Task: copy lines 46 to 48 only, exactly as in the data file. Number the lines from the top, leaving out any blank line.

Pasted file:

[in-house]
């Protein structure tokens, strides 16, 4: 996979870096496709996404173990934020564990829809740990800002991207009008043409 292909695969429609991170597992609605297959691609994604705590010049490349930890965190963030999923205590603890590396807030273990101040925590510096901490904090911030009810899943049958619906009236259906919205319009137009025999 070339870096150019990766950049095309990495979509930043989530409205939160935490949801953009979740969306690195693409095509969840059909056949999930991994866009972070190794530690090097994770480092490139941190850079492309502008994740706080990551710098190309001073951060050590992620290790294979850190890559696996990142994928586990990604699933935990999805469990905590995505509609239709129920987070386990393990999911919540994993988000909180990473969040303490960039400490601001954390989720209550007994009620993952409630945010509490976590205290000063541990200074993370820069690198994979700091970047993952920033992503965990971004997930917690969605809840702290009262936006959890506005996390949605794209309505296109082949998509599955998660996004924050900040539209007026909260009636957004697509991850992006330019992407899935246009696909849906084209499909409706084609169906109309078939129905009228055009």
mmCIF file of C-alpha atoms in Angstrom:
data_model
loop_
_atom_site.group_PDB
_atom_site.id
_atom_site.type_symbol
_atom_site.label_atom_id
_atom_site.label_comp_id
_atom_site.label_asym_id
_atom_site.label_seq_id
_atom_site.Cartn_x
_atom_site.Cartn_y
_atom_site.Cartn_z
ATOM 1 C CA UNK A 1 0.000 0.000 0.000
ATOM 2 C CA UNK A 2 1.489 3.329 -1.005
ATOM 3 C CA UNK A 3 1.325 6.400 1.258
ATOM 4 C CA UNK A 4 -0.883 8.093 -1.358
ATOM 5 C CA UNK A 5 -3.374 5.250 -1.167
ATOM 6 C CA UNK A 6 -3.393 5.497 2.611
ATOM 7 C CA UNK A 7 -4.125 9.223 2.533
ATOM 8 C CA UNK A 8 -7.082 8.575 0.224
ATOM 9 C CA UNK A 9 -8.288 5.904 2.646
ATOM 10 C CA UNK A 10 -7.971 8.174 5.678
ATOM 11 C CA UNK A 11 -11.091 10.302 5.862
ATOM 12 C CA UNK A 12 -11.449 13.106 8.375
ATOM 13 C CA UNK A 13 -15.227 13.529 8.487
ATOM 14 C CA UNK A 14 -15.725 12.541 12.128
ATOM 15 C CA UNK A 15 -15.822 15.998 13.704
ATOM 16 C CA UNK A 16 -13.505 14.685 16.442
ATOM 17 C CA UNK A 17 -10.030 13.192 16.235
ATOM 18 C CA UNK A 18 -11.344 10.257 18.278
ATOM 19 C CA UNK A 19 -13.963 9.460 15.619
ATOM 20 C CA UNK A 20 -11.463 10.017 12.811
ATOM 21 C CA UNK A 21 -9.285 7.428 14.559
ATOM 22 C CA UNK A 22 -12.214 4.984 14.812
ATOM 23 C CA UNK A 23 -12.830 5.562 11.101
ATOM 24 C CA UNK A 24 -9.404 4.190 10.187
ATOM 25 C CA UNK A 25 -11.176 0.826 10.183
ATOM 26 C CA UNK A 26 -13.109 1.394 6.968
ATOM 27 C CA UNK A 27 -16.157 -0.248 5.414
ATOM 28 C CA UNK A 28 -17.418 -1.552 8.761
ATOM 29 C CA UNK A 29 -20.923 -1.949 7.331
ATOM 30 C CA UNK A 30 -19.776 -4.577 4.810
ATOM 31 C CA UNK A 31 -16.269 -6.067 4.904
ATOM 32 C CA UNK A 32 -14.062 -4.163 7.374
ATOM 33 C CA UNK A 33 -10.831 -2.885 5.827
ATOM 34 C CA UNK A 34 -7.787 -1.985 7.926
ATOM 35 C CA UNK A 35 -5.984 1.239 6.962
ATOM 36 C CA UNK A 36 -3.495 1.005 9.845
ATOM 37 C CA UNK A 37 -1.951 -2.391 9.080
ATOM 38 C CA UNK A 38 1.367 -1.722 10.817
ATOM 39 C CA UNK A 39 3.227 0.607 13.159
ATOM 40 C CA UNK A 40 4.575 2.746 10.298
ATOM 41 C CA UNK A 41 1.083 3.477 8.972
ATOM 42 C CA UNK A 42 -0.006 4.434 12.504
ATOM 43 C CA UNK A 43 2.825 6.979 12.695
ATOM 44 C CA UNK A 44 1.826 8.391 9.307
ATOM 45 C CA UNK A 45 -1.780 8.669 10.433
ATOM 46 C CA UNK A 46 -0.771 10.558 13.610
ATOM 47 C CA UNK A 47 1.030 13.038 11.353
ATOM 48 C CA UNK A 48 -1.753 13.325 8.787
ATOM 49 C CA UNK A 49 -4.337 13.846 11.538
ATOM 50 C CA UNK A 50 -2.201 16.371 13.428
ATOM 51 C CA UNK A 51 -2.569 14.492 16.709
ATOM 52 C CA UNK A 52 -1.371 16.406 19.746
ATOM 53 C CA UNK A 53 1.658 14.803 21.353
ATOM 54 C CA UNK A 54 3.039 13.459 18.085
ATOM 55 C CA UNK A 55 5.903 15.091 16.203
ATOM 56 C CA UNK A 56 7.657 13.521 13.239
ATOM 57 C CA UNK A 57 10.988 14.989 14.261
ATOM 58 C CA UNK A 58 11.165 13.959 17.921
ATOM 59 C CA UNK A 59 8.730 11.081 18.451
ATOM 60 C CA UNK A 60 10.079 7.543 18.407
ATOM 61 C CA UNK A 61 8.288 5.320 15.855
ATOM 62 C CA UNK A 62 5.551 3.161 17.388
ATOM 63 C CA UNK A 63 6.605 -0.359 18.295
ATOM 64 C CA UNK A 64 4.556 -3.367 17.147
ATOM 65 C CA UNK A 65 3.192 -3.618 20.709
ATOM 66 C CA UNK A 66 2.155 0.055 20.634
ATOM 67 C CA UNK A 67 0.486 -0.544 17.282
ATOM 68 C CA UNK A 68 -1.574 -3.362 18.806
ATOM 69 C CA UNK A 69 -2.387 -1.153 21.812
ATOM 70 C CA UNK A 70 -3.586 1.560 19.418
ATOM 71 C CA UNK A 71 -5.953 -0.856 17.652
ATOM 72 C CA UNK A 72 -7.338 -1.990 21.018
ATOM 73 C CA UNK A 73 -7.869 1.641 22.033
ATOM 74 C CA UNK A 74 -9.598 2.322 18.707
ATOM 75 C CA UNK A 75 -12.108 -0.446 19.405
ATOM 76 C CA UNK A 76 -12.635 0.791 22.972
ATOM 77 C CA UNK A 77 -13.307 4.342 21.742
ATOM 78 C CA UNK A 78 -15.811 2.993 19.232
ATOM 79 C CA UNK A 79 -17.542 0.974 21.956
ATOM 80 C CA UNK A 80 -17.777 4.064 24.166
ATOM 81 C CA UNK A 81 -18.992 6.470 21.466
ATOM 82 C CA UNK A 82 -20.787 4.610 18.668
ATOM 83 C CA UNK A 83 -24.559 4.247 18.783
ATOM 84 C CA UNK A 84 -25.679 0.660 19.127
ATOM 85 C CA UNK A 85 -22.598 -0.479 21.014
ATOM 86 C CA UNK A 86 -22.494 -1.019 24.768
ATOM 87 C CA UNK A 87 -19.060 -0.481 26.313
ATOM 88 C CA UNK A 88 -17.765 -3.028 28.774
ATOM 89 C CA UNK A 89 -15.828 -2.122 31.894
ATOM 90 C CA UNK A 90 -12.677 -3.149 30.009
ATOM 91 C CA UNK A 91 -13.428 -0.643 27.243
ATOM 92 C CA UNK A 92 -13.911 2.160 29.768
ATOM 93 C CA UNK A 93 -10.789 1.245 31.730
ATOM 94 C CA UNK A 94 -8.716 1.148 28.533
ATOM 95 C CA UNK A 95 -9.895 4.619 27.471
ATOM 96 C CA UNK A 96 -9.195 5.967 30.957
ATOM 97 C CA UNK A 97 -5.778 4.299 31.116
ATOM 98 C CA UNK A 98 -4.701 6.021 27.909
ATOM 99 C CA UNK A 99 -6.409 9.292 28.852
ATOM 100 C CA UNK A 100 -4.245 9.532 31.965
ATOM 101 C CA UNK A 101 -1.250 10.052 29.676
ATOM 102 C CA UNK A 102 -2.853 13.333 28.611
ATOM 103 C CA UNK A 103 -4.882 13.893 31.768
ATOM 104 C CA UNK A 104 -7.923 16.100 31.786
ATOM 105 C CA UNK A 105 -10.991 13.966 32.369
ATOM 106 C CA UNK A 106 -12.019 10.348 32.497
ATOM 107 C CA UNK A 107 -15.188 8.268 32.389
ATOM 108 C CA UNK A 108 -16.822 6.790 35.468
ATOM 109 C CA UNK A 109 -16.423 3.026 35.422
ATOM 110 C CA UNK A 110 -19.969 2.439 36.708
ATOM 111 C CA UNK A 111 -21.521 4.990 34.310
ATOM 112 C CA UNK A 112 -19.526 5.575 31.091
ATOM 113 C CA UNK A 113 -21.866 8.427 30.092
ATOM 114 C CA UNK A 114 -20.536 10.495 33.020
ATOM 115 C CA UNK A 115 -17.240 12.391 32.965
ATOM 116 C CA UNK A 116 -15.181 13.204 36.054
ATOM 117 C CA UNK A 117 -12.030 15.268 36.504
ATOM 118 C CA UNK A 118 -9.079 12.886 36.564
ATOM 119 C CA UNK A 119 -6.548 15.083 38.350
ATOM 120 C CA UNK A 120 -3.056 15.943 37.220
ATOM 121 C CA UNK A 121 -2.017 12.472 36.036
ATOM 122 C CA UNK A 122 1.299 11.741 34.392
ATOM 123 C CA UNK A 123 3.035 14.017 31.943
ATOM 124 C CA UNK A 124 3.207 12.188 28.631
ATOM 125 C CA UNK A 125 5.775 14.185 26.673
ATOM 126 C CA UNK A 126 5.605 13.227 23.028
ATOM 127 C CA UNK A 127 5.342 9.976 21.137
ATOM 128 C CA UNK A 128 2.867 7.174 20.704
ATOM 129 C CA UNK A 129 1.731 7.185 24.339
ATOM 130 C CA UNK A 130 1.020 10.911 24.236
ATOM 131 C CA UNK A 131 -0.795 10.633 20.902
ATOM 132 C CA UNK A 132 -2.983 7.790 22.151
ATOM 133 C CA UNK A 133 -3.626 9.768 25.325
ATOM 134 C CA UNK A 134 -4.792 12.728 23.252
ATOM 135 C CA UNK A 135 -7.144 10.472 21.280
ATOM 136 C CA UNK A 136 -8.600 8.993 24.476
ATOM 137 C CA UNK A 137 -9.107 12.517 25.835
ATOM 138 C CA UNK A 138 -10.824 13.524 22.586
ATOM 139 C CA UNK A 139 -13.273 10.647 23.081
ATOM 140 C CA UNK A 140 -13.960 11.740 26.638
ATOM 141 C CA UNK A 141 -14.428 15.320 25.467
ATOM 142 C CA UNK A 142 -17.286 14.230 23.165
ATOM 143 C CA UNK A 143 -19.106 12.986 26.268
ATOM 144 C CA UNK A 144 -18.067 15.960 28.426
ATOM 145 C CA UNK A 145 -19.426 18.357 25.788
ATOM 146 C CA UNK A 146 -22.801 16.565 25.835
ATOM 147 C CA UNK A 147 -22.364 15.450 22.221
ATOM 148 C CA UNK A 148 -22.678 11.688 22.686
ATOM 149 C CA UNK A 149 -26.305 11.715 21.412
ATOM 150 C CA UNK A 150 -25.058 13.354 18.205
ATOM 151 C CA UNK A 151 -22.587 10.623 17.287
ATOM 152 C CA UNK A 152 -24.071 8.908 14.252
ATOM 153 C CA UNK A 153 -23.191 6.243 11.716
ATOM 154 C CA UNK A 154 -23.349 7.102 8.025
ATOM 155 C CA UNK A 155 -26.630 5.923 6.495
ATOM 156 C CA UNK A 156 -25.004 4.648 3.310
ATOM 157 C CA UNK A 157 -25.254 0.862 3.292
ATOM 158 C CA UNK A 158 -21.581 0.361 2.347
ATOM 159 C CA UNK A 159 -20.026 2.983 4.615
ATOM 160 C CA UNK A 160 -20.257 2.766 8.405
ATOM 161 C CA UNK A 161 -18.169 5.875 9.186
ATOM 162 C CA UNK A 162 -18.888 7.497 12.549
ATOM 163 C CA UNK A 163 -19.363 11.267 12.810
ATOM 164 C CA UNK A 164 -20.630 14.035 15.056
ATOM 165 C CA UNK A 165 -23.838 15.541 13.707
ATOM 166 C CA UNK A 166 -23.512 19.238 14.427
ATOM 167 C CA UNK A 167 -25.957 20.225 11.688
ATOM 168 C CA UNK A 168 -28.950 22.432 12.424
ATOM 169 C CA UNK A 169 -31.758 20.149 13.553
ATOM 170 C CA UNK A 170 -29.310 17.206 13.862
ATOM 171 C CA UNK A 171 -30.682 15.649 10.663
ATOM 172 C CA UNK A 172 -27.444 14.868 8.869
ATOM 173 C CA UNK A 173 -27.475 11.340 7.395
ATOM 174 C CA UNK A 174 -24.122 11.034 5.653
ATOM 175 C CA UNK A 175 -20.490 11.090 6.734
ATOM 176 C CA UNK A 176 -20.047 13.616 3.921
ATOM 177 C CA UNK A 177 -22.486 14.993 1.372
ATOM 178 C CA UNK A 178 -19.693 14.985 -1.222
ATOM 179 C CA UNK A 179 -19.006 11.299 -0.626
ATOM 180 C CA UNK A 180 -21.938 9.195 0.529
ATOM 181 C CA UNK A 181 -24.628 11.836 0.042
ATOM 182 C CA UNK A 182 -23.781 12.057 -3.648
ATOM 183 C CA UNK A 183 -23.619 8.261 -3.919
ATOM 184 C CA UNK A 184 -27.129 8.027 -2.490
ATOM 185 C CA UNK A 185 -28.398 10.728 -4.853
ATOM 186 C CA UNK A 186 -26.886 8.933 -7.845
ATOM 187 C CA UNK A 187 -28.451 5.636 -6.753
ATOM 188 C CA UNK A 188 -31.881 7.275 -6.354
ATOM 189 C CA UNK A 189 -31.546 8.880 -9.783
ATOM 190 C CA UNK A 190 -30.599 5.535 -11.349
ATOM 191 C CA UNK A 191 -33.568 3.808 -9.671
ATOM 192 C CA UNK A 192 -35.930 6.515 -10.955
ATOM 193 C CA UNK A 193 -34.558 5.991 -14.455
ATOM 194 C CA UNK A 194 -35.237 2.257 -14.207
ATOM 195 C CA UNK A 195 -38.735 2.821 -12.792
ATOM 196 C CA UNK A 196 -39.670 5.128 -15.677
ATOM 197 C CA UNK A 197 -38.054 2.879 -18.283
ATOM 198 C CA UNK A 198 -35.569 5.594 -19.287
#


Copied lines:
ATOM 31 C CA UNK A 31 -16.269 -6.067 4.904
ATOM 32 C CA UNK A 32 -14.062 -4.163 7.374
ATOM 33 C CA UNK A 33 -10.831 -2.885 5.827